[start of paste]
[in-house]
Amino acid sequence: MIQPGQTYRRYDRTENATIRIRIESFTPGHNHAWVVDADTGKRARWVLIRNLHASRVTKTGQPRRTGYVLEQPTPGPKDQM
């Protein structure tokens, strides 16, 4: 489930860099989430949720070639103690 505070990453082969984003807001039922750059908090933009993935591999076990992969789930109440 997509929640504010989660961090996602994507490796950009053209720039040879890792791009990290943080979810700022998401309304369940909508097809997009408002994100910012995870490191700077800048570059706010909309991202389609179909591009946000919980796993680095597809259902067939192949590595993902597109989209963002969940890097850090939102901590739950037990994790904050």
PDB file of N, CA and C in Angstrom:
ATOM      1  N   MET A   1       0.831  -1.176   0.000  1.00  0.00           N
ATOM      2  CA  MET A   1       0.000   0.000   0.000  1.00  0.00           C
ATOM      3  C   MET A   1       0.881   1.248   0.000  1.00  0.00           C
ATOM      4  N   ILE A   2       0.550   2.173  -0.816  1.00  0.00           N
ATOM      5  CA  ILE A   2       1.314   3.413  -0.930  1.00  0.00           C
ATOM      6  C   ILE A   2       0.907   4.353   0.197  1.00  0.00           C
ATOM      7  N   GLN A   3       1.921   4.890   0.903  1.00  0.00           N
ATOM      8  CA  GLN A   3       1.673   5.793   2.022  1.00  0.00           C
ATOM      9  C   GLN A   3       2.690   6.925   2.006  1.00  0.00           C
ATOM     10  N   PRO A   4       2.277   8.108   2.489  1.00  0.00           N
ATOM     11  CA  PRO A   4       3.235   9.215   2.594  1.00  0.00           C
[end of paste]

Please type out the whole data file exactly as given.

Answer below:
[in-house]
Amino acid sequence: MIQPGQTYRRYDRTENATIRIRIESFTPGHNHAWVVDADTGKRARWVLIRNLHASRVTKTGQPRRTGYVLEQPTPGPKDQM
């Protein structure tokens, strides 16, 4: 489930860099989430949720070639103690 505070990453082969984003807001039922750059908090933009993935591999076990992969789930109440 997509929640504010989660961090996602994507490796950009053209720039040879890792791009990290943080979810700022998401309304369940909508097809997009408002994100910012995870490191700077800048570059706010909309991202389609179909591009946000919980796993680095597809259902067939192949590595993902597109989209963002969940890097850090939102901590739950037990994790904050």
PDB file of N, CA and C in Angstrom:
ATOM      1  N   MET A   1       0.831  -1.176   0.000  1.00  0.00           N
ATOM      2  CA  MET A   1       0.000   0.000   0.000  1.00  0.00           C
ATOM      3  C   MET A   1       0.881   1.248   0.000  1.00  0.00           C
ATOM      4  N   ILE A   2       0.550   2.173  -0.816  1.00  0.00           N
ATOM      5  CA  ILE A   2       1.314   3.413  -0.930  1.00  0.00           C
ATOM      6  C   ILE A   2       0.907   4.353   0.197  1.00  0.00           C
ATOM      7  N   GLN A   3       1.921   4.890   0.903  1.00  0.00           N
ATOM      8  CA  GLN A   3       1.673   5.793   2.022  1.00  0.00           C
ATOM      9  C   GLN A   3       2.690   6.925   2.006  1.00  0.00           C
ATOM     10  N   PRO A   4       2.277   8.108   2.489  1.00  0.00           N
ATOM     11  CA  PRO A   4       3.235   9.215   2.594  1.00  0.00           C